SepSceneWriMo #4.13 Bog Butter

Across the ragged moorlands, over swollen hills sprouting dead and dying willows, between stone cairns piled high to mark the way, lies the peat bogs and the source of both McFarin’s ire and his wealth. The path he trods, centuries old, sports fresh tracks, his own, for he has made this journey day in, day out for years seeking the family’s legacy. This morning would have turned out no different had it not been for his sister’s son, Rory, who’d showed up, unannounced, the prior day, just as McFarin took his noonday repast.

“Who’r’n you again?”

“Oh, come on, Uncle. I be here to help ye look for yer treasure.”

“Who toll’ you there be any treasure? Peat diggin’s where the money’s at. And you’ll be doing plenty o’ that come tomorrow.”

“Have it yer way, then.” Rory waved to the barmaid. “I’ll have what he’s havin’.”

“I hope you can pay fer that.”

“You know I ain’t worked for a month. That’s why me mum sent me to spend the summer with you.”

Creeve McFarin set down his knife and fork, swigged from his pint, and rubbed his grizzled beard. “Oh, I know why Mary thinks she can pawn off her own on the likes o’ me. But know this, young Rory McGorran, you hav’n’d worked a dey in yer life ’til you dig peat bricks in the bogs of Lar’n Tule.”


McFarin stopped suddenly on the slim trail that threaded the moors. Rory, plodding haphazardly behind, mindlessly carrying the narrow shovel, nearly stabbed his uncle in the back. McFarin turned his head into his high collar, looked out over the moorland. “Mind your step, lad. The pools in these parts look shallow. They’re not. Evern’ year we lose a wee one or three to the swamp. Sucked right down. Hounds cain’t eve’ find ‘em.”

“It true what they say about them wisps? They be the ghosts of bairns lost in…”

“Aye. You see a will-o-the-wisp come askin’ yew to dance, yew split ‘er down the middle with yer shovel, ye hear?”

McFarin slowed his pace and Rory seemed to take heed to the fresh dangers. The old man continued to lead the way. As they rose up over a singular mound, isolated from the rest of the moor, McFarin held out a hand, turned, put a finger to his lips and whispered, “Beneath lie spirits of old.” He pointed to the earth below. “Wake them at ye peril.”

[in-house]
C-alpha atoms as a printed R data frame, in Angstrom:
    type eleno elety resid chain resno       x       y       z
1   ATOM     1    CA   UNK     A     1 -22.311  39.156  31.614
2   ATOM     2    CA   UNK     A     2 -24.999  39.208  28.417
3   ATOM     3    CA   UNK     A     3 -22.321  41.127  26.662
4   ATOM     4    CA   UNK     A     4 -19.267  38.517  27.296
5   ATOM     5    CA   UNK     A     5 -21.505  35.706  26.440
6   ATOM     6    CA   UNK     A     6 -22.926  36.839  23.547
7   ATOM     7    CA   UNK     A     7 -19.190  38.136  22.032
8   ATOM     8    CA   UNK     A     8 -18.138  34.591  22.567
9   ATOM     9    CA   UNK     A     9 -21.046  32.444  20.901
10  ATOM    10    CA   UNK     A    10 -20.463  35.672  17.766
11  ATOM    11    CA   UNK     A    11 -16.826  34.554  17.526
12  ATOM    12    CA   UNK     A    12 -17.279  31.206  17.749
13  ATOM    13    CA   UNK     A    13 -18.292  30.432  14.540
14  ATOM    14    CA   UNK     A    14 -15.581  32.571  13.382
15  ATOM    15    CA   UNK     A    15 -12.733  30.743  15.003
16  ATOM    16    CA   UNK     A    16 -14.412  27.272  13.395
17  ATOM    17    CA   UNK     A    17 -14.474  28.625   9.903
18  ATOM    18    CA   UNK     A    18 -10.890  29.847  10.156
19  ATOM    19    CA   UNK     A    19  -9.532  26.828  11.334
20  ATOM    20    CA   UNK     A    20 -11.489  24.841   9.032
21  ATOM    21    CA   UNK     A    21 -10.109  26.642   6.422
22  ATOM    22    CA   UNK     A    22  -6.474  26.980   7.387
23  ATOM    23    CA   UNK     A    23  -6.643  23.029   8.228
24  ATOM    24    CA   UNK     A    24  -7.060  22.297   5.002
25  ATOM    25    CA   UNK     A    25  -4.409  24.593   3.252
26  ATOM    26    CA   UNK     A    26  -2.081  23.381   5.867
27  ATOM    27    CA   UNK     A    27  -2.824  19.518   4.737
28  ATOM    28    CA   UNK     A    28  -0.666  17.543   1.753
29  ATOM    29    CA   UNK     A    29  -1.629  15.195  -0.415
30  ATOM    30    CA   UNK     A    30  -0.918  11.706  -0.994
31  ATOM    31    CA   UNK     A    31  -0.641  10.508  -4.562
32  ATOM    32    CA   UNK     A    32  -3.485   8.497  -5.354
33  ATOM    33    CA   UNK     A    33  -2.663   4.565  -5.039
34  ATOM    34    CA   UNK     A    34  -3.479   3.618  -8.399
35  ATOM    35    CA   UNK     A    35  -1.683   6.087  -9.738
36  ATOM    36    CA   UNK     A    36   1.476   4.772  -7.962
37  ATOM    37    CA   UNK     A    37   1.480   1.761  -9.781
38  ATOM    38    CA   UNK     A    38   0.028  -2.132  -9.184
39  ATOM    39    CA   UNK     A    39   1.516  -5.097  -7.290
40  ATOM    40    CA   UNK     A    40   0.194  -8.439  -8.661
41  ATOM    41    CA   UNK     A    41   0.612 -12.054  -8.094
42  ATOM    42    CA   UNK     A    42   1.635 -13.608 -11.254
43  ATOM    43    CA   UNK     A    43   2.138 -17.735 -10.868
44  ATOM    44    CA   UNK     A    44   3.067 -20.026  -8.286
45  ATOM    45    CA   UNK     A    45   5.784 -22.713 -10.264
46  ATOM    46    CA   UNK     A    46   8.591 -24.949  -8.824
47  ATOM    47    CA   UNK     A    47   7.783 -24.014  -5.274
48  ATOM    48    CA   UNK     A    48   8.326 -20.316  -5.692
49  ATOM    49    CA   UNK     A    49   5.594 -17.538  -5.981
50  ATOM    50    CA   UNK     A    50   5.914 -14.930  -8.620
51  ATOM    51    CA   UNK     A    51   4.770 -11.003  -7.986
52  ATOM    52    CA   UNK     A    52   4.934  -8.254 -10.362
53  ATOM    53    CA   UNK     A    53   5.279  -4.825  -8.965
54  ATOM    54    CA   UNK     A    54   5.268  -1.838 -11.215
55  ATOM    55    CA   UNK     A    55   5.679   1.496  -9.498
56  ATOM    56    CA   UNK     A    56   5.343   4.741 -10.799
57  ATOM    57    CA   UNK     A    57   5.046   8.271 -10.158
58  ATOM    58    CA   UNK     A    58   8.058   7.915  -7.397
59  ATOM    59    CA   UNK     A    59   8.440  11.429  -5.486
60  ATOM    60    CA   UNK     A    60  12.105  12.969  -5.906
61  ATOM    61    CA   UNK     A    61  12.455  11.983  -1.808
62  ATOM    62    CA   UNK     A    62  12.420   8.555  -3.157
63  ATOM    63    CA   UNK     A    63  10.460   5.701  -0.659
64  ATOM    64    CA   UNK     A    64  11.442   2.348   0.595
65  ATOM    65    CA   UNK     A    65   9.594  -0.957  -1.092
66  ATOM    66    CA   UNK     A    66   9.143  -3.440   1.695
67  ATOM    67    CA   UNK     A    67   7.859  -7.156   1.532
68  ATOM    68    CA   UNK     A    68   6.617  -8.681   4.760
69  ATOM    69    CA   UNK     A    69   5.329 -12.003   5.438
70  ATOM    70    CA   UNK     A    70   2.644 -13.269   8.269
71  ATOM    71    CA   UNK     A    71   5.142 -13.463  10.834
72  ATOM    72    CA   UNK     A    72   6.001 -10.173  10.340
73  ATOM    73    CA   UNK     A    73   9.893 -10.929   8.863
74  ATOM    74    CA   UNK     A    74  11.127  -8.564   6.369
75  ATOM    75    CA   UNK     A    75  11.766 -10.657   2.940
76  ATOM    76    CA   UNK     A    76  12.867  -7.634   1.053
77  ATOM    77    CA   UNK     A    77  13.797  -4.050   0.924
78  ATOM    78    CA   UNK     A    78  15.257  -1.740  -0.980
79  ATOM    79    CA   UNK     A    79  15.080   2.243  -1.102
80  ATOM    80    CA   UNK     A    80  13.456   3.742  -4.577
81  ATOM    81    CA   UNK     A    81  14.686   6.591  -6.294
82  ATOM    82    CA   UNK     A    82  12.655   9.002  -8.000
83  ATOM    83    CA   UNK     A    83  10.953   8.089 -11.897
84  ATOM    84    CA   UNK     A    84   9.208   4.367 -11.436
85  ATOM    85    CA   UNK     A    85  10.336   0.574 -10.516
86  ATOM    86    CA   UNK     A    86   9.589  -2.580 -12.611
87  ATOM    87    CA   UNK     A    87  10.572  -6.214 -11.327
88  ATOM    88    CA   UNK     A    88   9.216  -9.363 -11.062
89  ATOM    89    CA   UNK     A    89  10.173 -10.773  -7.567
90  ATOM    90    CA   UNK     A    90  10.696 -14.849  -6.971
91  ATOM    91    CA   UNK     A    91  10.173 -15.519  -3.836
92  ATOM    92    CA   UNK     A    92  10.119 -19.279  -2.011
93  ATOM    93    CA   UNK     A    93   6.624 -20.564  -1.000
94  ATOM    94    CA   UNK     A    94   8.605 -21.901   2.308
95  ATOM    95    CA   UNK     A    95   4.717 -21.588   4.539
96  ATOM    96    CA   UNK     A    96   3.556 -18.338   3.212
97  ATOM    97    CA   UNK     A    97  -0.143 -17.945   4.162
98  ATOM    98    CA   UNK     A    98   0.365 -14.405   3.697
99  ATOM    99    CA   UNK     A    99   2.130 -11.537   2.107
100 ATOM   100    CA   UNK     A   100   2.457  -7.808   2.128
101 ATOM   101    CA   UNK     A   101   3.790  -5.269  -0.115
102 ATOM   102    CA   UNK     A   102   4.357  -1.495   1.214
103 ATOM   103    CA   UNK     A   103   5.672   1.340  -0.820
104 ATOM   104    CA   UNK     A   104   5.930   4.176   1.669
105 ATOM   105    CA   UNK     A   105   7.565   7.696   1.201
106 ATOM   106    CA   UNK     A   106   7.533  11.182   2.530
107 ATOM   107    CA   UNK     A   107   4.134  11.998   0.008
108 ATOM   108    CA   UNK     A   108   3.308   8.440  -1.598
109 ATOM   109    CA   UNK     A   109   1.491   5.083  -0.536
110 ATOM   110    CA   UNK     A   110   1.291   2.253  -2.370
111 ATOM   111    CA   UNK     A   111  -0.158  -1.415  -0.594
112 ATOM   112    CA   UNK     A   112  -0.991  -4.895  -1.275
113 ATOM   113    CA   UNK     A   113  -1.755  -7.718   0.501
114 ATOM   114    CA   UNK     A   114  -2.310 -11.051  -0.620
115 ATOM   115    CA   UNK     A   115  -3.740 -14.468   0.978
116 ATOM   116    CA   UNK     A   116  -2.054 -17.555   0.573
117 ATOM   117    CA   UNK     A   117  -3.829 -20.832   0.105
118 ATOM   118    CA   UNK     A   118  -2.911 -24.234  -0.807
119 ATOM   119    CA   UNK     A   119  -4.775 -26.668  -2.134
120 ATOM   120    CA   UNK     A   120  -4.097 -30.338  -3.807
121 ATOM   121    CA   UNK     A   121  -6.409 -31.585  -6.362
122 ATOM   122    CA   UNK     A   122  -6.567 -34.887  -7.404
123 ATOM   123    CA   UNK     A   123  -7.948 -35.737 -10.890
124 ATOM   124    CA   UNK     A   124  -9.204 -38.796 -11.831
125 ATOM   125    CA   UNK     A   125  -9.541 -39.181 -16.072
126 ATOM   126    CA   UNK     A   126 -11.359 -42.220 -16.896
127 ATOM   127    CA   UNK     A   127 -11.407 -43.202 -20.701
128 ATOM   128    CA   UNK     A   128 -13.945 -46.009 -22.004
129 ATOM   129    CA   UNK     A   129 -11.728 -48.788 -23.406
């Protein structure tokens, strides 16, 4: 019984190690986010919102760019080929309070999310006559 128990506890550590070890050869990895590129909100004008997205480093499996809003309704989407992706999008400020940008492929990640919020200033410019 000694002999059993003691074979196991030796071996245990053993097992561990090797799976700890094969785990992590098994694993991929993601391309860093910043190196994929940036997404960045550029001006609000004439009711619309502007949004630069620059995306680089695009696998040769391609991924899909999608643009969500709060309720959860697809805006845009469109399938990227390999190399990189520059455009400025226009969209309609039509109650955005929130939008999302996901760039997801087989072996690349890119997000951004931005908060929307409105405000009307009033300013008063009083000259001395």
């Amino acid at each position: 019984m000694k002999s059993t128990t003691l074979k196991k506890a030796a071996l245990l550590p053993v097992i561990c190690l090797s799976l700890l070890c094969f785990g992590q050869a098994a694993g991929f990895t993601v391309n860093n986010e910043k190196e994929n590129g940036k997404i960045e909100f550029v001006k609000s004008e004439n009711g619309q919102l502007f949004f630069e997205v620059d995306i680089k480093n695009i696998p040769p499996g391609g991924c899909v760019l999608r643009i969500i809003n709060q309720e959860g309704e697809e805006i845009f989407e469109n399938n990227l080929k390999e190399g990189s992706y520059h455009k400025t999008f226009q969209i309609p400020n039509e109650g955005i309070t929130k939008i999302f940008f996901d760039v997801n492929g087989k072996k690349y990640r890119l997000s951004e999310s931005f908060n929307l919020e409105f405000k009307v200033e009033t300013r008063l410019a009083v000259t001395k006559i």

Past the pools and ghostly mounds, Rory risked breaching the silence. “Me mum said you be huntin’ these lands for half yer life. That true?”

“Diggin’ peat bricks be a habit, ye mark my words.” McFarin had marched them into a turned-up patch of the mire. “I’ll start yew here. Yew remember how to use that shovel? Straight down, lean it out…”

“I know, I know.”

“Well, then, get to it.”

A steady breeze blew across the Moors of Lar’n Tule. Patchy gorse heath, tucked into folds of the land, did little to abate the constant drone of the wind. Yet, the heavy wool cloaks the two men wore soon trapped the heat of their work. With their coats shed and laid in a folded pile, they returned in earnest to their task.

After three courses had been dug and arrayed, child’s bricks, tall and narrow, aligned in flat rows a dozen yards long, Rory slid his shovel down, tilted the handle away from the knee-high cliff and reeled back from the effort.

“Oy, what a stench!”

“What’s that, lad? You catch a wiff o’ something foul?” McFarin asked with eager eyes.

“Ew, come take a look, Uncle. This tain’t no mossy peat I ever’n seen before.”

McFarin buried his shovel and peered over his nephew’s shoulder. He flared his nostrils, seeking the mysterious odor. “Ooh, lad. Me thinks yew done it. Yew found the treasure.” The old man shouldered past his nephew, knelt and cautiously scraped a crooked finger across a caramel colored skid between the shovel and the embankment.

He held the slick goo beneath his nose, sniffed twice, poked out his tongue and gave the mess a lick. His eyes bulged and his crease of a mouth pulled taught in a rare grin.

“That’s the stuff, Rory me lad. This be the first in a vast cache of treasure, the likes of which I be searchin’, as you said, for half me life.”

Rory scrunched up his face and turned away as McFarin offered the glob to him.

McFarin cackled, “Oh, now. You tain’t lived till you have a wee taste o’ bog butter.”

10 thoughts on “SepSceneWriMo #4.13 Bog Butter

  1. Bog being standard Brit Isles slang for privy, etc, bog roll the same for toilet paper, I think I’d join Rory in passing on bog butter. Nor would I spread it on a bog loaf.🤣 I did have a rescue Irish Setter I named Rory, (the red king) in the last pack but one.

    Liked by 1 person

    1. I did watch an old episode of “Death Valley Days” full of pirates and some form of indigenous where they all spoke broken English. Why would a white, bearded British first mate call his boss Aye me Kapitan? and speak straight English to pearl diving natives? Regardless … at 1:15 Billy drops the key to all of it —

      Liked by 1 person

      1. News or Bog Butter? I don’t get the treasure aspect. Useless since butter quit being coin of the realm. Unless there’s a wee setting time shift I missed. Bog cutters. What a gig. Like collecting cow frisbees.

        Liked by 1 person

Leave a Reply

Fill in your details below or click an icon to log in: Logo

You are commenting using your account. Log Out /  Change )

Facebook photo

You are commenting using your Facebook account. Log Out /  Change )

Connecting to %s